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Old January 24 2013, 03:04 PM   #7
Re: Dilithium Crystals and Nuclear Fusion - A Star Trek Reunion Story?

Robert Comsol wrote: View Post
It's the details I'm not entirely sure, yet. "Energizer" by definition suggests a device that supplies power. Apparently it's neither the "batteries" nor the "matter-antimatter reactors" of the Enterprise (i.e. why call it "batteries" when it is in fact the "energizers"?)
It is somewhat nebulous isn't it? I believe the difference is in the definition:
Energizer: A person or thing that energizes

verb (used with object) give energy to; rouse into activity: to energize the spirit with brave words. supply electrical current to or store electrical energy in.

verb (used without object) be in operation; put forth energy.

World English Dictionary
1. to have or cause to have energy; invigorate 2. (tr) to apply a source of electric current or electromotive force to (a circuit, field winding, etc)
You'll notice that in the above definitions an energizer supplies or stores energy AND/OR applies that energy source to something else. This matches up with how they are portrayed (with the dilithium crystals) in TOS. The British also use this definition with for example fence energisers that include main power and battery power as energy sources

However, an energizer by definition does not have to be the source of energy. Sources of energy are the matter-antimatter reactors, fusion reactors and batteries, IMO.

Robert Comsol wrote: View Post
The way I understood events in "The Naked Time", however exotic and far-fetched, they needed warp power to counteract these gravity effects of contracting Psi 2000 and impulse power would have only / did buy them time.
I don't think so. Impulse was clearly an option to save them before the engines went cold.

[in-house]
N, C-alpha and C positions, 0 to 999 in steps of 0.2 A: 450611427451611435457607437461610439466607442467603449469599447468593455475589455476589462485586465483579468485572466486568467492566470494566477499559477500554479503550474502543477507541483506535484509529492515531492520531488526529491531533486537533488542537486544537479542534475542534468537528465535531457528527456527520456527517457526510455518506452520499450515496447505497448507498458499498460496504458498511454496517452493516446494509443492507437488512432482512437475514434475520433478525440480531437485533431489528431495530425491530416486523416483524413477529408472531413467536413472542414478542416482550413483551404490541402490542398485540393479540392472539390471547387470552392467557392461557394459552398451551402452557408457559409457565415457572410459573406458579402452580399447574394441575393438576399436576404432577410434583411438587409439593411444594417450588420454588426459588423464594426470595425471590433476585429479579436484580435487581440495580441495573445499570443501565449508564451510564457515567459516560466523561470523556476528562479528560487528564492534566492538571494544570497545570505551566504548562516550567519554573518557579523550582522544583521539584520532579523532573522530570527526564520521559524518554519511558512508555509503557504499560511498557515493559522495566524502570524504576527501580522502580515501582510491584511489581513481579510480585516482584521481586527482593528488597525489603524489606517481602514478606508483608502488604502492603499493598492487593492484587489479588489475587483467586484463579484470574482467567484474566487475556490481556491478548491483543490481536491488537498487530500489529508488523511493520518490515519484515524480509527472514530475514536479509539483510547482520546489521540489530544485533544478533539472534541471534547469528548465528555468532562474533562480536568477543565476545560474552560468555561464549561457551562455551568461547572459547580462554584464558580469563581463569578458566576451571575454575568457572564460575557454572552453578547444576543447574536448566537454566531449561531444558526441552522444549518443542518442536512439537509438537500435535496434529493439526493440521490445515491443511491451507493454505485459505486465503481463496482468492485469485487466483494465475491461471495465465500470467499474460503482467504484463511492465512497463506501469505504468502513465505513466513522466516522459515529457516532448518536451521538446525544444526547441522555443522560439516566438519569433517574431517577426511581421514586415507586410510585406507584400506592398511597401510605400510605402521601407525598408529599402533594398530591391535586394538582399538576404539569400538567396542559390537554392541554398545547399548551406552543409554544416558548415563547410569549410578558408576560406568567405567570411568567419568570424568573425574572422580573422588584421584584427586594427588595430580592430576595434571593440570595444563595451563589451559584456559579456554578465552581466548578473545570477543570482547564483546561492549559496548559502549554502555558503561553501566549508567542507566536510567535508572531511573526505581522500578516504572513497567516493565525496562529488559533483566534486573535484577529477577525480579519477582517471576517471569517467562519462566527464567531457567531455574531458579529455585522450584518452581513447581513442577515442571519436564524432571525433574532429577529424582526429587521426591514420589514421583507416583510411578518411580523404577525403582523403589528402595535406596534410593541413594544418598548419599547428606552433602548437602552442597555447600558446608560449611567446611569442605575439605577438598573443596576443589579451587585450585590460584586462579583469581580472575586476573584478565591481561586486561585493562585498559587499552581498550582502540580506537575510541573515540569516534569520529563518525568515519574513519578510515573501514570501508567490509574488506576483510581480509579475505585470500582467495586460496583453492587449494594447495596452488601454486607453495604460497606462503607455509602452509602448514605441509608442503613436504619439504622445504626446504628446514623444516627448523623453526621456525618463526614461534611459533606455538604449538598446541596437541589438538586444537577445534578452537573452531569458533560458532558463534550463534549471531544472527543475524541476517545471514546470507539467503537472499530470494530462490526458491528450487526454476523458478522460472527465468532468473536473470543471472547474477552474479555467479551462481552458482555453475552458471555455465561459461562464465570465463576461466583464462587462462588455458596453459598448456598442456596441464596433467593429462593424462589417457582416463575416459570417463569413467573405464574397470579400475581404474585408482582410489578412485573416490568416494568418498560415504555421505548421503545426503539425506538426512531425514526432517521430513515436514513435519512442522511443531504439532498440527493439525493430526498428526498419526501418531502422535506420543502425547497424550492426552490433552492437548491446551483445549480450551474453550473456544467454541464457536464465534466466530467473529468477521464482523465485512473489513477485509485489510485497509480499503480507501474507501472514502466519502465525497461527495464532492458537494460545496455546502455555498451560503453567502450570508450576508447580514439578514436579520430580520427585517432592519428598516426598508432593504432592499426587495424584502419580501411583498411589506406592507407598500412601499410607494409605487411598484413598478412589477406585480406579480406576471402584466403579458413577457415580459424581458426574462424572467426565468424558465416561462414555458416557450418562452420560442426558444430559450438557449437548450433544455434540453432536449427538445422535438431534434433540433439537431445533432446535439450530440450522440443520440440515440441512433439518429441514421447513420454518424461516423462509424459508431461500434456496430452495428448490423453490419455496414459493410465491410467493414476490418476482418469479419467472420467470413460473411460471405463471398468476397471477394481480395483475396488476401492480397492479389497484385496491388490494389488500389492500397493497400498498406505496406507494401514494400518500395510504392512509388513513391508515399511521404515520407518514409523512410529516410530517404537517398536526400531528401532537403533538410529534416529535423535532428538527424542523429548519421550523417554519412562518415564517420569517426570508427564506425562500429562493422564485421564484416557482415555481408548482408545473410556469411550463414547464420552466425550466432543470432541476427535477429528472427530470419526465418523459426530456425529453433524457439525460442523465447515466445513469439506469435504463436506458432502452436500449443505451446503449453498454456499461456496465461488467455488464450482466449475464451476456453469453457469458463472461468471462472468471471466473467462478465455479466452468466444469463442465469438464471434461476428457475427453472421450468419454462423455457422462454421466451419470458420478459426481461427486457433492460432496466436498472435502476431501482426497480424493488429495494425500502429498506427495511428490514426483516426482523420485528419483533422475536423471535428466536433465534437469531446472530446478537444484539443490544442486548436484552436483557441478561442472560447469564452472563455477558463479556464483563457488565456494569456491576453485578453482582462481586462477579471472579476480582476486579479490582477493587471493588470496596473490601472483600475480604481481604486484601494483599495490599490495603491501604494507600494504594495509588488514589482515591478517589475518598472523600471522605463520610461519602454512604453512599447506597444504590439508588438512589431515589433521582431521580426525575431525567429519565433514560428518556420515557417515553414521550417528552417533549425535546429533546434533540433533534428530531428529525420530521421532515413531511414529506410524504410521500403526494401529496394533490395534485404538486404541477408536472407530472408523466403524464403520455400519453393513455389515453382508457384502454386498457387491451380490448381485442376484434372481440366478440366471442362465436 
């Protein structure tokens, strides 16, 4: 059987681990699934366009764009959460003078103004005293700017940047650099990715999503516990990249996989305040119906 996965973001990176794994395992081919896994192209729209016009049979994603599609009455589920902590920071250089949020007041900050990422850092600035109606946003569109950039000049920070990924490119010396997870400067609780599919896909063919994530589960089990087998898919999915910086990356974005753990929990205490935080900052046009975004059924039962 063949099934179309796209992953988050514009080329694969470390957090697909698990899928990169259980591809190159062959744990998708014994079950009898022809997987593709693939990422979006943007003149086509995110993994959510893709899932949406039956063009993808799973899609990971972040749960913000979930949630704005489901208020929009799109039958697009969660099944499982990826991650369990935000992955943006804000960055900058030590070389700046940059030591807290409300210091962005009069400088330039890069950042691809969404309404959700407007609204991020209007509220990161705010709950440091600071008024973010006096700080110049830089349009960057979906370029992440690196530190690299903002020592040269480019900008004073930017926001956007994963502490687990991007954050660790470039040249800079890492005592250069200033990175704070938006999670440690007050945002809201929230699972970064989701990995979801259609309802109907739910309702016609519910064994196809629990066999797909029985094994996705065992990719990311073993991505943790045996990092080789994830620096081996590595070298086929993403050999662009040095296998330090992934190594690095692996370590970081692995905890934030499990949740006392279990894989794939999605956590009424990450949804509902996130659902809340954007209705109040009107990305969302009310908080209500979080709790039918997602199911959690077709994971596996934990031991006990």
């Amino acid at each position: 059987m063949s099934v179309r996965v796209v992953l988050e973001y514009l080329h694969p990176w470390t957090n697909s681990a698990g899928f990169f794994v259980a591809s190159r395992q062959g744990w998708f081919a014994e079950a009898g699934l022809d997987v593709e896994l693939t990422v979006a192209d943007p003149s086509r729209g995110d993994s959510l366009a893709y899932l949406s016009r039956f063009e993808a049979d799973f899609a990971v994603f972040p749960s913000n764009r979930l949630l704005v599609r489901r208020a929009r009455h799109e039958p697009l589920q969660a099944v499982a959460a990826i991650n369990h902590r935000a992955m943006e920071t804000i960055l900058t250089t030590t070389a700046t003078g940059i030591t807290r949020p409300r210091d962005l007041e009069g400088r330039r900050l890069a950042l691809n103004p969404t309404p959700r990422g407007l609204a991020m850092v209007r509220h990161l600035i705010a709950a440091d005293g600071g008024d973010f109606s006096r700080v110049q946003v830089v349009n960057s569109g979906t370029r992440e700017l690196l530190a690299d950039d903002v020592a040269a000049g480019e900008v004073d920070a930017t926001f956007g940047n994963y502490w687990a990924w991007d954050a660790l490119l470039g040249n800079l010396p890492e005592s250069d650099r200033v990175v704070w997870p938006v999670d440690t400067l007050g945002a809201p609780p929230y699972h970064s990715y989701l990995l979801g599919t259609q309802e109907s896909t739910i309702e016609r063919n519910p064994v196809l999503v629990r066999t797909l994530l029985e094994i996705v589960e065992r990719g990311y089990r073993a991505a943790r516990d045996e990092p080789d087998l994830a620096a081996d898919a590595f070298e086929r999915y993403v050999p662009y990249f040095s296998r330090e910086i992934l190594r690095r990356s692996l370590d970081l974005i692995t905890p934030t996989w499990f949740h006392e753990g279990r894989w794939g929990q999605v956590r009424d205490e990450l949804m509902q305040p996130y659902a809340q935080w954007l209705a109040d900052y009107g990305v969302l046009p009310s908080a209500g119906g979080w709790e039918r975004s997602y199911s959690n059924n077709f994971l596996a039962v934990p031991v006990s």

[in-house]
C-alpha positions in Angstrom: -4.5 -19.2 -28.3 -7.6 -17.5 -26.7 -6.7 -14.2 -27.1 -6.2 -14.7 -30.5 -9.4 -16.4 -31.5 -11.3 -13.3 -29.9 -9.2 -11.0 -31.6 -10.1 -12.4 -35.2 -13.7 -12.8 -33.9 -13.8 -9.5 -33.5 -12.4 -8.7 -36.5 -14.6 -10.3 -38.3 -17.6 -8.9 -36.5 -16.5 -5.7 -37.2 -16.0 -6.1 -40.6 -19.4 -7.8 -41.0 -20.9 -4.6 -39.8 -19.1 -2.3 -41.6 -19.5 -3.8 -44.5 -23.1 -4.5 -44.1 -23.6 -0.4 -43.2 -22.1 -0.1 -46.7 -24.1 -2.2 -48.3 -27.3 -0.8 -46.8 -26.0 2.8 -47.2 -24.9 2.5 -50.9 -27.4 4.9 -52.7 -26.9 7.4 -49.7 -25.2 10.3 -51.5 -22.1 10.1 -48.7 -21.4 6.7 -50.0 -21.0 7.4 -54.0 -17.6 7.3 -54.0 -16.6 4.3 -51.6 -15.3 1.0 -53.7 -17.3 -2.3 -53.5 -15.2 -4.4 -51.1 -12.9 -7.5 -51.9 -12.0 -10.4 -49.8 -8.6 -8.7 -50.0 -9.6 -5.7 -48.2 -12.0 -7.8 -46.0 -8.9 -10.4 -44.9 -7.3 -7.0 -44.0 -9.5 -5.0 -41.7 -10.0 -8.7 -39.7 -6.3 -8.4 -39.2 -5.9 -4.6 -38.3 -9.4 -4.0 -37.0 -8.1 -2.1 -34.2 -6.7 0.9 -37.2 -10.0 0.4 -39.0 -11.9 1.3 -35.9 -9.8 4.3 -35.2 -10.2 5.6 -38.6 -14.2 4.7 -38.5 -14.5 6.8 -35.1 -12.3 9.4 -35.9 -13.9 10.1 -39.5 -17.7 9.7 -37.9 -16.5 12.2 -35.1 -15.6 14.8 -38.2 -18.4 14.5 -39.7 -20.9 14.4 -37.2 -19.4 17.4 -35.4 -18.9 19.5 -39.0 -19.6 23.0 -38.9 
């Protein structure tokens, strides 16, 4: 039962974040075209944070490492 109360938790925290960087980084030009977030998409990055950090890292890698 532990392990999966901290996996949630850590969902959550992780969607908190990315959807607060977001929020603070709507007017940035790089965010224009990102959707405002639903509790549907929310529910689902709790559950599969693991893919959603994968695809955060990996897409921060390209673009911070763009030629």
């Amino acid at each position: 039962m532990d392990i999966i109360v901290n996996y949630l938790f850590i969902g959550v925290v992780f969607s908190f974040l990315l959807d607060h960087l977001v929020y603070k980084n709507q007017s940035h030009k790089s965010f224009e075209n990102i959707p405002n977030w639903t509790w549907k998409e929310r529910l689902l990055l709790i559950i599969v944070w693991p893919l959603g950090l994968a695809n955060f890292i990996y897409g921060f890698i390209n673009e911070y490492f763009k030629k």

BRENT: Helm is not answering to control.
KIRK: Warp us out of here.
BRENT: No response from engines, sir.
KIRK: Impulse power then. Blast us out of this orbit.
BRENT: Impulse engines also dead, sir.
SPOCK: Engine room, we need power!

Robert Comsol wrote: View Post
That piece of dialogue from "Tomorrow Is Yesterday" you mentioned is very interesting. Apparently, impulse drive belongs to the "secondary systems" (if I recall correctly it is the "secondary drive") but then there are still these enigmatic "auxilaries".
I think Scotty gets the credit here as he was the one that put the ship in orbit, not the automatic helm settings.
SPOCK: Captain? Casualty reports indicate only minor injuries. Engineering reports warp engines non-operational. Mister Scott overrode the automatic helm setting and is holding us in orbit on impulse power.
At that point, the auxiliaries were "on" but impulse power was still being built up as a few lines later they finally have enough power to achieve escape velocity...
SPOCK: We are too low in the atmosphere to retain this orbit, Captain. Engineering reports we have sufficient impulse power to achieve escape velocity.
As to what "Auxiliaries" are... Hmm, if the impulse engines at the beginning of the episode are running already to hold the ship in orbit and battery power is operational (life support, control of the impulse engines) but not the lights and other systems, then could the "auxiliaries" mean "auxiliary non-motive power" or additional fusion reactors that are normally offline?
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